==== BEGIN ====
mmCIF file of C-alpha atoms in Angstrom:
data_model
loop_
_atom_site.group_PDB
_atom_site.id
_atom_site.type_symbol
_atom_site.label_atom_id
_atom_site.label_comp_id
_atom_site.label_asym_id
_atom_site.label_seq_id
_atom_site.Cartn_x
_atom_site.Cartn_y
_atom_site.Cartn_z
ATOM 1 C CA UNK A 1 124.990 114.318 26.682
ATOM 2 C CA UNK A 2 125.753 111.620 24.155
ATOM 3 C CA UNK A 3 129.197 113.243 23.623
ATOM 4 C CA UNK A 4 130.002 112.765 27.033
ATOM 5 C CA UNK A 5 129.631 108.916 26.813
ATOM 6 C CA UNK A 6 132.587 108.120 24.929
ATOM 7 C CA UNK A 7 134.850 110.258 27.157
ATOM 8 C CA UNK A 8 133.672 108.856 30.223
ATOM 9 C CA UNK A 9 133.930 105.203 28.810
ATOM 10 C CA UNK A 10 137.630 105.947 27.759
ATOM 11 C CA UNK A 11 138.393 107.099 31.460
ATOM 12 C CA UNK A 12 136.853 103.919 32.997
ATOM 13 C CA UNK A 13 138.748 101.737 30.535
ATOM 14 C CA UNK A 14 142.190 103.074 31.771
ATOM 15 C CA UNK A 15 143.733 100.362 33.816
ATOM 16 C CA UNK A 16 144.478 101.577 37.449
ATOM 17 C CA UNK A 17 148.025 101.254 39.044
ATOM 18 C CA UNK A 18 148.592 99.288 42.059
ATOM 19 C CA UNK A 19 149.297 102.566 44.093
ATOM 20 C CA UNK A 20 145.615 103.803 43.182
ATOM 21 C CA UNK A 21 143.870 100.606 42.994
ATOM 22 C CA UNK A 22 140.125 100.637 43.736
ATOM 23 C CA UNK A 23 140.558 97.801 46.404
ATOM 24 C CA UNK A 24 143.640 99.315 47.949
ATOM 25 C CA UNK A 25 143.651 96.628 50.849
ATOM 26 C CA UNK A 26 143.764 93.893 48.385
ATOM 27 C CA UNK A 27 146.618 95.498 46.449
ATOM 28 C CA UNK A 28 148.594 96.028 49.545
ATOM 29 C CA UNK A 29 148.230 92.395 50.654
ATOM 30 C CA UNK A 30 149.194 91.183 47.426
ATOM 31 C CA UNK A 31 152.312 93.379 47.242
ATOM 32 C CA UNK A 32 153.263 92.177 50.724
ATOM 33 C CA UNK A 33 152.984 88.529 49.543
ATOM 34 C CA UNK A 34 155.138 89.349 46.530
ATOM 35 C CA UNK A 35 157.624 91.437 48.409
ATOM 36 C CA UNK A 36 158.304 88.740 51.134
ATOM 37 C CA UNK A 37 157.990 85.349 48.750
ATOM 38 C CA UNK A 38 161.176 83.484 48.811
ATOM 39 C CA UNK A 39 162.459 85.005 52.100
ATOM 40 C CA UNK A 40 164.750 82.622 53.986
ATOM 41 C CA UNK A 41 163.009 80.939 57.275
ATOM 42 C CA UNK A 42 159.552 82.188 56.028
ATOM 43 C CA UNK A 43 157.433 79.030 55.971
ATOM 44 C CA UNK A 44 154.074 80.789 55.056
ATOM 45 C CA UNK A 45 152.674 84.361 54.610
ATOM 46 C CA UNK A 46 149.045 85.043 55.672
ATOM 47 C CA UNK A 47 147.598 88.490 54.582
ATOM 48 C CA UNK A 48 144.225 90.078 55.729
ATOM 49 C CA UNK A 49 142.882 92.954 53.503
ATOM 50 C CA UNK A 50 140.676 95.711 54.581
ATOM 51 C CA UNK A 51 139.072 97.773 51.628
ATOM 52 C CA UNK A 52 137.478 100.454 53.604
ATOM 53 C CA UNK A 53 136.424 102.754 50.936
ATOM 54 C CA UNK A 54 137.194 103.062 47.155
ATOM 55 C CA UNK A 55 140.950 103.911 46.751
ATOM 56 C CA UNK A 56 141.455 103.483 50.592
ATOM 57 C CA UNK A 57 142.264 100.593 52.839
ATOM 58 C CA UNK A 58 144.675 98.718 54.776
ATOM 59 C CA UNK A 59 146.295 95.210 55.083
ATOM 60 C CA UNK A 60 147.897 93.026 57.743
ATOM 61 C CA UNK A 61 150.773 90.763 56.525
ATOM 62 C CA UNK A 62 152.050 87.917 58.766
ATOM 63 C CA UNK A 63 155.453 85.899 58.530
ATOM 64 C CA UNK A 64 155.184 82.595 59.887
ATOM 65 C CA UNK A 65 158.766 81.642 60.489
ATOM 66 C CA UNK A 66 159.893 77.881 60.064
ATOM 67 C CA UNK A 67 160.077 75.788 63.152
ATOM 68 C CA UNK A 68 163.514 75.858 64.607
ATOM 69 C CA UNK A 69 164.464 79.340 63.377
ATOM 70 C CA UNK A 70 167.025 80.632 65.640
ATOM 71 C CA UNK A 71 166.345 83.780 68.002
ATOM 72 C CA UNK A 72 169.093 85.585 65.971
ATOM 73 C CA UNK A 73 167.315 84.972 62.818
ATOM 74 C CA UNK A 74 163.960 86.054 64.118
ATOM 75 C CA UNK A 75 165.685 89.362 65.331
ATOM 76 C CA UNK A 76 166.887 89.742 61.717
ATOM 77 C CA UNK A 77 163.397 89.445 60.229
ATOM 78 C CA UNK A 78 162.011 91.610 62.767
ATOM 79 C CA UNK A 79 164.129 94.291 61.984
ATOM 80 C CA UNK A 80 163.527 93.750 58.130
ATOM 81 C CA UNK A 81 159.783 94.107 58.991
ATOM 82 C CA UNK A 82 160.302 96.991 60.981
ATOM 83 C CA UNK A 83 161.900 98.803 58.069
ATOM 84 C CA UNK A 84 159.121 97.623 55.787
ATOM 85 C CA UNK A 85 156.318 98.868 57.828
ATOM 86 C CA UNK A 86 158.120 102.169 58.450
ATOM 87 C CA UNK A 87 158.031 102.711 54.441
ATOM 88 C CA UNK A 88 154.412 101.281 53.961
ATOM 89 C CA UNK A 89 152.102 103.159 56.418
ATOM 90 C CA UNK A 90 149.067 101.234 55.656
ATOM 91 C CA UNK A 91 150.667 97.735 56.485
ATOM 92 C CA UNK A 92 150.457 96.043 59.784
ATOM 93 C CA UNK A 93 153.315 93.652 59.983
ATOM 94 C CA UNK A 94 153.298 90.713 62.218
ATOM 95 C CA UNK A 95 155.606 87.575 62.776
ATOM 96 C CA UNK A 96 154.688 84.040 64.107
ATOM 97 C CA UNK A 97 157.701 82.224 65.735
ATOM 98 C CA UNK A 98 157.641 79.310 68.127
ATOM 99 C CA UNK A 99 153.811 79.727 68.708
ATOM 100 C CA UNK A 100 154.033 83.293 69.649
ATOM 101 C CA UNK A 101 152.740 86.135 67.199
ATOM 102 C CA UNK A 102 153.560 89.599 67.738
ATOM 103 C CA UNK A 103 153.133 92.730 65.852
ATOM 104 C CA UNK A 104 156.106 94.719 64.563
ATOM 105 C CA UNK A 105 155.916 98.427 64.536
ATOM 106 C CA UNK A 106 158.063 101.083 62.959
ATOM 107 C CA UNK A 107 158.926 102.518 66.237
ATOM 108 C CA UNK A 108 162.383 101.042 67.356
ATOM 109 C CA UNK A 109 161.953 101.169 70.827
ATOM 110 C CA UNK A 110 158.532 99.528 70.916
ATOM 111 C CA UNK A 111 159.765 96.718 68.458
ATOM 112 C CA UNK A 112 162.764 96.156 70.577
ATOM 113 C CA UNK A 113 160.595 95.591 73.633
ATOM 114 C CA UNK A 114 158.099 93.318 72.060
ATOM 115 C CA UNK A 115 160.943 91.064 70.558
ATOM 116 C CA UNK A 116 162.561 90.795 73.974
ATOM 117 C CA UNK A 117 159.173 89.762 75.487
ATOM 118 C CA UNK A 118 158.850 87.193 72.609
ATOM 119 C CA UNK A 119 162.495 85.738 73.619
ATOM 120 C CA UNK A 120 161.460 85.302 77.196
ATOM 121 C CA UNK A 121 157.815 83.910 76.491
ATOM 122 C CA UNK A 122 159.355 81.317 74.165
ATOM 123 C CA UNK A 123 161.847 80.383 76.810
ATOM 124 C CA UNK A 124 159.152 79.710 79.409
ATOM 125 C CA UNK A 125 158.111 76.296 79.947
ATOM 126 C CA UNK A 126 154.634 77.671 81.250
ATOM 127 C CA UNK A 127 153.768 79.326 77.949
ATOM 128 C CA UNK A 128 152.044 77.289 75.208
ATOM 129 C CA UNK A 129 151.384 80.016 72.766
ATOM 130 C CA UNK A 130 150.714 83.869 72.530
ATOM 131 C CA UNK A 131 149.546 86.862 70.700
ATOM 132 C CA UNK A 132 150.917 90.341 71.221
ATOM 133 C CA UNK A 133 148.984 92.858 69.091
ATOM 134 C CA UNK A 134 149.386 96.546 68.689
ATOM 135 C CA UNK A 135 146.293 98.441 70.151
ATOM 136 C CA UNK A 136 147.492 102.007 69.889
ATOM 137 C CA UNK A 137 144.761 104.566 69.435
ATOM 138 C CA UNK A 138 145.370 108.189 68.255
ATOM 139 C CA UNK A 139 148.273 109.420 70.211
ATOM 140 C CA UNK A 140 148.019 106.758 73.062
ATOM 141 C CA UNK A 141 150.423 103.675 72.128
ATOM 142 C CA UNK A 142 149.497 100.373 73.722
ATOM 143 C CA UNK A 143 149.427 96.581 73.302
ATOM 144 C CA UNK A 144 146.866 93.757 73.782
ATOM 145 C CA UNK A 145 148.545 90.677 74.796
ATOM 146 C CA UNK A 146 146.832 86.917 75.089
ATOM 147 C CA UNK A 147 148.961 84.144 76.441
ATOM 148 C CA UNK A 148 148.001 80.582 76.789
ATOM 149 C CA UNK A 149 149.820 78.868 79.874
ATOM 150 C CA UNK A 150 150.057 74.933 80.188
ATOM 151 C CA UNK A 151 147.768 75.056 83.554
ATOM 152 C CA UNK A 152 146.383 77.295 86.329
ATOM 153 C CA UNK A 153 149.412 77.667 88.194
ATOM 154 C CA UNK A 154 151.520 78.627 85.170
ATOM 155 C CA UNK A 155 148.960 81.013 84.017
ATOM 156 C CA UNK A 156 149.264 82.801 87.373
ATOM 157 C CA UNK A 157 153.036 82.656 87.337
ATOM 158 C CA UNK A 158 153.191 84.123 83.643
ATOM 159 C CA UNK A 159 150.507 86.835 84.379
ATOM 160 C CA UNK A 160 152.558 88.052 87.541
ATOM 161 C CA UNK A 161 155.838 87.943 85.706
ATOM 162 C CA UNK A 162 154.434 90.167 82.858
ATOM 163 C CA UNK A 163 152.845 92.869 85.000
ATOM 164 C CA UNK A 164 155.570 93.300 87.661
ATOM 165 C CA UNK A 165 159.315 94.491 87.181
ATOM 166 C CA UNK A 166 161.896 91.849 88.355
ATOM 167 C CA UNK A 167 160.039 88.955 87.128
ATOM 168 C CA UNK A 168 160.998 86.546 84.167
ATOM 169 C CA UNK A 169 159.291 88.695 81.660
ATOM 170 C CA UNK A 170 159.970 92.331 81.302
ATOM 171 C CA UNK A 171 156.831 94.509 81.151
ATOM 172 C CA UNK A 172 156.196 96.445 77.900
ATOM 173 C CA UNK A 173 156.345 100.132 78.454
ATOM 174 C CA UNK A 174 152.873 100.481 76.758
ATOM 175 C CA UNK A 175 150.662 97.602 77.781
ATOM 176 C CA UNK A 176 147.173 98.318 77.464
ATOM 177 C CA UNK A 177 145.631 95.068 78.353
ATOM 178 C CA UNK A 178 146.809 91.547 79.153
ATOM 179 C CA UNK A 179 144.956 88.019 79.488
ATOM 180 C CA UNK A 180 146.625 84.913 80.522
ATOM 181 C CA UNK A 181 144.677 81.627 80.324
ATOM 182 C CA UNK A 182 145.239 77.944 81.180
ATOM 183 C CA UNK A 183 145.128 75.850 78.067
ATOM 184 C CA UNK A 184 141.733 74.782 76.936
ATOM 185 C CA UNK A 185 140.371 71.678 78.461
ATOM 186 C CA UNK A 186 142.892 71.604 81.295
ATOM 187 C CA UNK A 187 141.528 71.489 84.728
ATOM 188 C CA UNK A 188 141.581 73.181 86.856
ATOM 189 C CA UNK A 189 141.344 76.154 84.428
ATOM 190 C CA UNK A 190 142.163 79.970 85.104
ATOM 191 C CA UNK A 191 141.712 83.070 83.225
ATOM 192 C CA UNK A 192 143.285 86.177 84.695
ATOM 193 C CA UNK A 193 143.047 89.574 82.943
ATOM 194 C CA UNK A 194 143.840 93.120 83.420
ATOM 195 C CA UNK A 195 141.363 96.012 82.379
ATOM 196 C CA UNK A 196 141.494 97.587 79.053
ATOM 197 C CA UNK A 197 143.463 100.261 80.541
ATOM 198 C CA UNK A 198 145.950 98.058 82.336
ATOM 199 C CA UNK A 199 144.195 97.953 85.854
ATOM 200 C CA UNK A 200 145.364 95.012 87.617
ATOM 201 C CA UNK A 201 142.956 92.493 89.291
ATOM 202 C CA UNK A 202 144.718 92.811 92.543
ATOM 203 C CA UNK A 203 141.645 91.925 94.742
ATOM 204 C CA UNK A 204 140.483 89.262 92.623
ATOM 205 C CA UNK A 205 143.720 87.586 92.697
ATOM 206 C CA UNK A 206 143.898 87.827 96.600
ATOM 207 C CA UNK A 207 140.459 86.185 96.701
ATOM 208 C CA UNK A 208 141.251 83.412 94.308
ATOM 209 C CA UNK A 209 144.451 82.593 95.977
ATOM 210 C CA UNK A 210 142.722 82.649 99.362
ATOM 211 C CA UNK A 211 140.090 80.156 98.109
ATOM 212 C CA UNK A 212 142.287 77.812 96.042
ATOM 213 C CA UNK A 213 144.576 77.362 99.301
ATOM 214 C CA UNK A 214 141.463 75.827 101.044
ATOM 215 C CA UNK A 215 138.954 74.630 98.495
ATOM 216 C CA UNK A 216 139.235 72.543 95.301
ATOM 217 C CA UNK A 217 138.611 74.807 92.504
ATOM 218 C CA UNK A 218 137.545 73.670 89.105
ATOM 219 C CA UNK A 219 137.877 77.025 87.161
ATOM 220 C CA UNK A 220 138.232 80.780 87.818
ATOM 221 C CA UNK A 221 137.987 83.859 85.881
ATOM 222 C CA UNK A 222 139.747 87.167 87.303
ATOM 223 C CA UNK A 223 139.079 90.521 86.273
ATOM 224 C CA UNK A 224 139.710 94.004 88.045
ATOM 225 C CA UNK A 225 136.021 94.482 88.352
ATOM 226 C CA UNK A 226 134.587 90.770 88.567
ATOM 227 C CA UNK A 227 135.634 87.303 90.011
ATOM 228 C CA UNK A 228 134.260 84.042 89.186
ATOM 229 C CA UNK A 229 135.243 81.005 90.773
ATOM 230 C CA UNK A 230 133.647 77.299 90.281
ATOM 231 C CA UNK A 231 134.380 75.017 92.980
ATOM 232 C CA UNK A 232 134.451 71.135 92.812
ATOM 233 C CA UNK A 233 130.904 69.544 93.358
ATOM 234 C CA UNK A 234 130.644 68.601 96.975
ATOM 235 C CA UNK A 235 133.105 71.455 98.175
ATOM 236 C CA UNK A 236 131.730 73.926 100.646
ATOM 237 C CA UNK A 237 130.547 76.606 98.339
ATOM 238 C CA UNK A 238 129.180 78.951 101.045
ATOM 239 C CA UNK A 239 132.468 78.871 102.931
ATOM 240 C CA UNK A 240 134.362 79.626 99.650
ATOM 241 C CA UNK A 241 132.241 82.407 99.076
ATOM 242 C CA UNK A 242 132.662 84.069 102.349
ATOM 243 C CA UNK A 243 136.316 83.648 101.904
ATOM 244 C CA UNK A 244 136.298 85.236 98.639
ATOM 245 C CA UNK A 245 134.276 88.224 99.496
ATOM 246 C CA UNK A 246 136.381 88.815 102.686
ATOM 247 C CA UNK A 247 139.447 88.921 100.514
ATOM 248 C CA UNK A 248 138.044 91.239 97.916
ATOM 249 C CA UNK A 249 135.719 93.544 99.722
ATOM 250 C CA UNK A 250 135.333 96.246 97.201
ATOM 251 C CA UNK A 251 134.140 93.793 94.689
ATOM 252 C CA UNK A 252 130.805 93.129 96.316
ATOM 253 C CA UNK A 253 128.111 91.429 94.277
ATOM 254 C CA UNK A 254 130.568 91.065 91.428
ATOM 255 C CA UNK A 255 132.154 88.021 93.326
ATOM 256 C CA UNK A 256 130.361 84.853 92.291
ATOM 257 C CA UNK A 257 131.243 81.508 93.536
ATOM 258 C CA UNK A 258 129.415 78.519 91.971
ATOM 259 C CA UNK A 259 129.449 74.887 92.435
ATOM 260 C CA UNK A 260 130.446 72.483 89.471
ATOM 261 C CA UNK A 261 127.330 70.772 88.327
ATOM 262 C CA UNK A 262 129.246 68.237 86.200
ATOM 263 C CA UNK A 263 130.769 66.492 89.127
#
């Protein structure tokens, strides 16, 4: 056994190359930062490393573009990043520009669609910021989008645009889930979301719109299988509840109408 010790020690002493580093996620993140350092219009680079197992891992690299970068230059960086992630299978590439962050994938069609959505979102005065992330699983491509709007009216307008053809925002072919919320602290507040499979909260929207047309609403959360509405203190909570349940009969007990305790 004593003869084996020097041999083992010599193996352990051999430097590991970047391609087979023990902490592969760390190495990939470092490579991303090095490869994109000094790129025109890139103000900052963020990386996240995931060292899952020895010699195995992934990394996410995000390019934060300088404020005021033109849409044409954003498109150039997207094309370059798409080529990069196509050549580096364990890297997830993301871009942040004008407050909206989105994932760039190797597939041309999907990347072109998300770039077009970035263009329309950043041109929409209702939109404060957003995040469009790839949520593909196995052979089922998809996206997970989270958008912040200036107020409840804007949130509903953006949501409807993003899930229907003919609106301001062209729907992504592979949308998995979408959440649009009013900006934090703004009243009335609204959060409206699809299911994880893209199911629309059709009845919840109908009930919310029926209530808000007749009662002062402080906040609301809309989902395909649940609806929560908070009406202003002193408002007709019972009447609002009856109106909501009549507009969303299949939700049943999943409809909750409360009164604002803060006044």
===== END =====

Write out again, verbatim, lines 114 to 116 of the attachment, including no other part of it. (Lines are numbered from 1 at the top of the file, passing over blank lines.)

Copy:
ATOM 101 C CA UNK A 101 152.740 86.135 67.199
ATOM 102 C CA UNK A 102 153.560 89.599 67.738
ATOM 103 C CA UNK A 103 153.133 92.730 65.852